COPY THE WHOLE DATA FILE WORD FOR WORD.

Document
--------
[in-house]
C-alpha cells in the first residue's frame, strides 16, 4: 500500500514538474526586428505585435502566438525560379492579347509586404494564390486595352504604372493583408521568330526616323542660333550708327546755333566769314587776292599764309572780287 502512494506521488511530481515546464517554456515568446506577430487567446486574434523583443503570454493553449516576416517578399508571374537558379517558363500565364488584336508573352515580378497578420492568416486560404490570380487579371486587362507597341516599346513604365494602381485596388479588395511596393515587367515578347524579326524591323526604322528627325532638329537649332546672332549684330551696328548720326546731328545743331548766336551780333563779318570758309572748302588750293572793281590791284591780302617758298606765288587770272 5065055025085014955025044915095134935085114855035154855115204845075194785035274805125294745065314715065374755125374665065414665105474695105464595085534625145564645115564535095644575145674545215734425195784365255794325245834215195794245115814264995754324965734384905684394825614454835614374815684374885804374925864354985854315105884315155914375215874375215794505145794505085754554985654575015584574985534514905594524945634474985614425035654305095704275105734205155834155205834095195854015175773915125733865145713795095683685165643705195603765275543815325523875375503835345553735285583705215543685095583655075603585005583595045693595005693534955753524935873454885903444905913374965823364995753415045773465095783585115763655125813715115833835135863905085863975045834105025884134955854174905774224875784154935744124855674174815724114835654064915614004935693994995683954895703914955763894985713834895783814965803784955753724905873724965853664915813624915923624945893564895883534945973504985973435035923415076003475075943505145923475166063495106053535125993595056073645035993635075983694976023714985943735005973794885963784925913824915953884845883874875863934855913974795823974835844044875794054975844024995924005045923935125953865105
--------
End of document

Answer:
[in-house]
C-alpha cells in the first residue's frame, strides 16, 4: 500500500514538474526586428505585435502566438525560379492579347509586404494564390486595352504604372493583408521568330526616323542660333550708327546755333566769314587776292599764309572780287 502512494506521488511530481515546464517554456515568446506577430487567446486574434523583443503570454493553449516576416517578399508571374537558379517558363500565364488584336508573352515580378497578420492568416486560404490570380487579371486587362507597341516599346513604365494602381485596388479588395511596393515587367515578347524579326524591323526604322528627325532638329537649332546672332549684330551696328548720326546731328545743331548766336551780333563779318570758309572748302588750293572793281590791284591780302617758298606765288587770272 5065055025085014955025044915095134935085114855035154855115204845075194785035274805125294745065314715065374755125374665065414665105474695105464595085534625145564645115564535095644575145674545215734425195784365255794325245834215195794245115814264995754324965734384905684394825614454835614374815684374885804374925864354985854315105884315155914375215874375215794505145794505085754554985654575015584574985534514905594524945634474985614425035654305095704275105734205155834155205834095195854015175773915125733865145713795095683685165643705195603765275543815325523875375503835345553735285583705215543685095583655075603585005583595045693595005693534955753524935873454885903444905913374965823364995753415045773465095783585115763655125813715115833835135863905085863975045834105025884134955854174905774224875784154935744124855674174815724114835654064915614004935693994995683954895703914955763894985713834895783814965803784955753724905873724965853664915813624915923624945893564895883534945973504985973435035923415076003475075943505145923475166063495106053535125993595056073645035993635075983694976023714985943735005973794885963784925913824915953884845883874875863934855913974795823974835844044875794054975844024995924005045923935125953865105